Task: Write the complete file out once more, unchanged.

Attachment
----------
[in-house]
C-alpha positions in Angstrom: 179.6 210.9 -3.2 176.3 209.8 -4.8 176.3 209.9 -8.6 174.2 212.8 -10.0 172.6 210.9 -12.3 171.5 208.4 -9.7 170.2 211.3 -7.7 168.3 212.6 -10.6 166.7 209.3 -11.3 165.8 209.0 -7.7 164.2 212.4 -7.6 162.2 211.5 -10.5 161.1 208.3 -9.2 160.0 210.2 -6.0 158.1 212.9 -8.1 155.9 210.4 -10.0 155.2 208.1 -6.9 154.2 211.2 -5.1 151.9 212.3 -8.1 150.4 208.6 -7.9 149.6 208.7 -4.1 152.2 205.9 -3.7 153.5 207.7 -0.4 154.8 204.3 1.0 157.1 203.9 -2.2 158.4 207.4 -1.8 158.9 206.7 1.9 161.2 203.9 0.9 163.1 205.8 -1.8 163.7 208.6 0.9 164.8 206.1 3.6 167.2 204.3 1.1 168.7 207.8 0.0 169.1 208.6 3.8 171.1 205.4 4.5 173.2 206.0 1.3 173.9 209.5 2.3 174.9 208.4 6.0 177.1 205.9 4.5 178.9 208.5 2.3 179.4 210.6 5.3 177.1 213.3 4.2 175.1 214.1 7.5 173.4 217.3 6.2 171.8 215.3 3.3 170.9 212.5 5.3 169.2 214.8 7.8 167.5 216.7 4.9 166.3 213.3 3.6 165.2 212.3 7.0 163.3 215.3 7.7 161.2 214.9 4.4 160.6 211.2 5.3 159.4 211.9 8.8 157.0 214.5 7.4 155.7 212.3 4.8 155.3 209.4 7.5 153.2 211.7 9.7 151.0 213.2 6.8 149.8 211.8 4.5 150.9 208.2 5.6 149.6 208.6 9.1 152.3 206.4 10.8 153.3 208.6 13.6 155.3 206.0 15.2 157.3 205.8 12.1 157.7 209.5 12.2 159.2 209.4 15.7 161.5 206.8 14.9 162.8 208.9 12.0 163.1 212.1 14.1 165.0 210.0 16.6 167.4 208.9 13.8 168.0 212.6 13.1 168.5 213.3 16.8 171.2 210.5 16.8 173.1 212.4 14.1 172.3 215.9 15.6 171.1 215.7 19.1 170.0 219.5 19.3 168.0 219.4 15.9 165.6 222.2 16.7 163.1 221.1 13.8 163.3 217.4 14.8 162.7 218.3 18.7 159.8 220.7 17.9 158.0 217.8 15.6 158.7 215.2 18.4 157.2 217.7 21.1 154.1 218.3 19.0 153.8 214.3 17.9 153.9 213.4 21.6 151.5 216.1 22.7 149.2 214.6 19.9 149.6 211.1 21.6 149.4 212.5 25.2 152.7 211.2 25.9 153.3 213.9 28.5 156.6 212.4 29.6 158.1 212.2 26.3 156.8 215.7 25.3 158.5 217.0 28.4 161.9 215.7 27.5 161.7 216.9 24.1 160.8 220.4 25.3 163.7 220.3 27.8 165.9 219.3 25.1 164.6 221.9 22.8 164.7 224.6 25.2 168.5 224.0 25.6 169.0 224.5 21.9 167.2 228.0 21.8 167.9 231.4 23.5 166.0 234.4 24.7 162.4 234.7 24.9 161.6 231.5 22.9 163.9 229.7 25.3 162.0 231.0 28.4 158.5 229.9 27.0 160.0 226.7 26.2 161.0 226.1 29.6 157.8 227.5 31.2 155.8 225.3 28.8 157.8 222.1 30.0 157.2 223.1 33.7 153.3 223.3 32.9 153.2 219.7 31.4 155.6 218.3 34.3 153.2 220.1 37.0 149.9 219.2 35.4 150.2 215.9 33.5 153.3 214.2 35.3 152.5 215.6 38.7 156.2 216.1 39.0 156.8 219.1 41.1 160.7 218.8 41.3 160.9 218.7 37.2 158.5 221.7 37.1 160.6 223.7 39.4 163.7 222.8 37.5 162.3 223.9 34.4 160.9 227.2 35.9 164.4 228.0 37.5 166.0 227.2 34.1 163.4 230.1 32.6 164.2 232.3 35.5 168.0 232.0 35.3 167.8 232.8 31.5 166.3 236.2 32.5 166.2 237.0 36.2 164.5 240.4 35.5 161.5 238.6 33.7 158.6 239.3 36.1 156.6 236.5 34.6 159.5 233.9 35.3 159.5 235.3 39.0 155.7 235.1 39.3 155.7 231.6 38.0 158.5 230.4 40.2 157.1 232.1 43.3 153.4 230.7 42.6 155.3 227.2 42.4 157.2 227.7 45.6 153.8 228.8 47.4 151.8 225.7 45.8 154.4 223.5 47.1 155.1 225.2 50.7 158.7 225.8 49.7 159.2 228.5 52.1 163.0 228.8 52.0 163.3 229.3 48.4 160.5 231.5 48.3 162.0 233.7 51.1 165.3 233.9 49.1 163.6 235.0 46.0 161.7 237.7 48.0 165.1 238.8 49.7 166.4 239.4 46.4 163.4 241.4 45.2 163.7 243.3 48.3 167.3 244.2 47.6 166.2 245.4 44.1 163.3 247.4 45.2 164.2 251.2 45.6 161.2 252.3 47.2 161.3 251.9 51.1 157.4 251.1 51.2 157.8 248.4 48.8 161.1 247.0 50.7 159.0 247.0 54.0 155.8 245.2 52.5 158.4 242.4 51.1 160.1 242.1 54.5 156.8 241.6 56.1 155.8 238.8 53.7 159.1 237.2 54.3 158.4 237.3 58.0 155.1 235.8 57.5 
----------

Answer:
[in-house]
C-alpha positions in Angstrom: 179.6 210.9 -3.2 176.3 209.8 -4.8 176.3 209.9 -8.6 174.2 212.8 -10.0 172.6 210.9 -12.3 171.5 208.4 -9.7 170.2 211.3 -7.7 168.3 212.6 -10.6 166.7 209.3 -11.3 165.8 209.0 -7.7 164.2 212.4 -7.6 162.2 211.5 -10.5 161.1 208.3 -9.2 160.0 210.2 -6.0 158.1 212.9 -8.1 155.9 210.4 -10.0 155.2 208.1 -6.9 154.2 211.2 -5.1 151.9 212.3 -8.1 150.4 208.6 -7.9 149.6 208.7 -4.1 152.2 205.9 -3.7 153.5 207.7 -0.4 154.8 204.3 1.0 157.1 203.9 -2.2 158.4 207.4 -1.8 158.9 206.7 1.9 161.2 203.9 0.9 163.1 205.8 -1.8 163.7 208.6 0.9 164.8 206.1 3.6 167.2 204.3 1.1 168.7 207.8 0.0 169.1 208.6 3.8 171.1 205.4 4.5 173.2 206.0 1.3 173.9 209.5 2.3 174.9 208.4 6.0 177.1 205.9 4.5 178.9 208.5 2.3 179.4 210.6 5.3 177.1 213.3 4.2 175.1 214.1 7.5 173.4 217.3 6.2 171.8 215.3 3.3 170.9 212.5 5.3 169.2 214.8 7.8 167.5 216.7 4.9 166.3 213.3 3.6 165.2 212.3 7.0 163.3 215.3 7.7 161.2 214.9 4.4 160.6 211.2 5.3 159.4 211.9 8.8 157.0 214.5 7.4 155.7 212.3 4.8 155.3 209.4 7.5 153.2 211.7 9.7 151.0 213.2 6.8 149.8 211.8 4.5 150.9 208.2 5.6 149.6 208.6 9.1 152.3 206.4 10.8 153.3 208.6 13.6 155.3 206.0 15.2 157.3 205.8 12.1 157.7 209.5 12.2 159.2 209.4 15.7 161.5 206.8 14.9 162.8 208.9 12.0 163.1 212.1 14.1 165.0 210.0 16.6 167.4 208.9 13.8 168.0 212.6 13.1 168.5 213.3 16.8 171.2 210.5 16.8 173.1 212.4 14.1 172.3 215.9 15.6 171.1 215.7 19.1 170.0 219.5 19.3 168.0 219.4 15.9 165.6 222.2 16.7 163.1 221.1 13.8 163.3 217.4 14.8 162.7 218.3 18.7 159.8 220.7 17.9 158.0 217.8 15.6 158.7 215.2 18.4 157.2 217.7 21.1 154.1 218.3 19.0 153.8 214.3 17.9 153.9 213.4 21.6 151.5 216.1 22.7 149.2 214.6 19.9 149.6 211.1 21.6 149.4 212.5 25.2 152.7 211.2 25.9 153.3 213.9 28.5 156.6 212.4 29.6 158.1 212.2 26.3 156.8 215.7 25.3 158.5 217.0 28.4 161.9 215.7 27.5 161.7 216.9 24.1 160.8 220.4 25.3 163.7 220.3 27.8 165.9 219.3 25.1 164.6 221.9 22.8 164.7 224.6 25.2 168.5 224.0 25.6 169.0 224.5 21.9 167.2 228.0 21.8 167.9 231.4 23.5 166.0 234.4 24.7 162.4 234.7 24.9 161.6 231.5 22.9 163.9 229.7 25.3 162.0 231.0 28.4 158.5 229.9 27.0 160.0 226.7 26.2 161.0 226.1 29.6 157.8 227.5 31.2 155.8 225.3 28.8 157.8 222.1 30.0 157.2 223.1 33.7 153.3 223.3 32.9 153.2 219.7 31.4 155.6 218.3 34.3 153.2 220.1 37.0 149.9 219.2 35.4 150.2 215.9 33.5 153.3 214.2 35.3 152.5 215.6 38.7 156.2 216.1 39.0 156.8 219.1 41.1 160.7 218.8 41.3 160.9 218.7 37.2 158.5 221.7 37.1 160.6 223.7 39.4 163.7 222.8 37.5 162.3 223.9 34.4 160.9 227.2 35.9 164.4 228.0 37.5 166.0 227.2 34.1 163.4 230.1 32.6 164.2 232.3 35.5 168.0 232.0 35.3 167.8 232.8 31.5 166.3 236.2 32.5 166.2 237.0 36.2 164.5 240.4 35.5 161.5 238.6 33.7 158.6 239.3 36.1 156.6 236.5 34.6 159.5 233.9 35.3 159.5 235.3 39.0 155.7 235.1 39.3 155.7 231.6 38.0 158.5 230.4 40.2 157.1 232.1 43.3 153.4 230.7 42.6 155.3 227.2 42.4 157.2 227.7 45.6 153.8 228.8 47.4 151.8 225.7 45.8 154.4 223.5 47.1 155.1 225.2 50.7 158.7 225.8 49.7 159.2 228.5 52.1 163.0 228.8 52.0 163.3 229.3 48.4 160.5 231.5 48.3 162.0 233.7 51.1 165.3 233.9 49.1 163.6 235.0 46.0 161.7 237.7 48.0 165.1 238.8 49.7 166.4 239.4 46.4 163.4 241.4 45.2 163.7 243.3 48.3 167.3 244.2 47.6 166.2 245.4 44.1 163.3 247.4 45.2 164.2 251.2 45.6 161.2 252.3 47.2 161.3 251.9 51.1 157.4 251.1 51.2 157.8 248.4 48.8 161.1 247.0 50.7 159.0 247.0 54.0 155.8 245.2 52.5 158.4 242.4 51.1 160.1 242.1 54.5 156.8 241.6 56.1 155.8 238.8 53.7 159.1 237.2 54.3 158.4 237.3 58.0 155.1 235.8 57.5 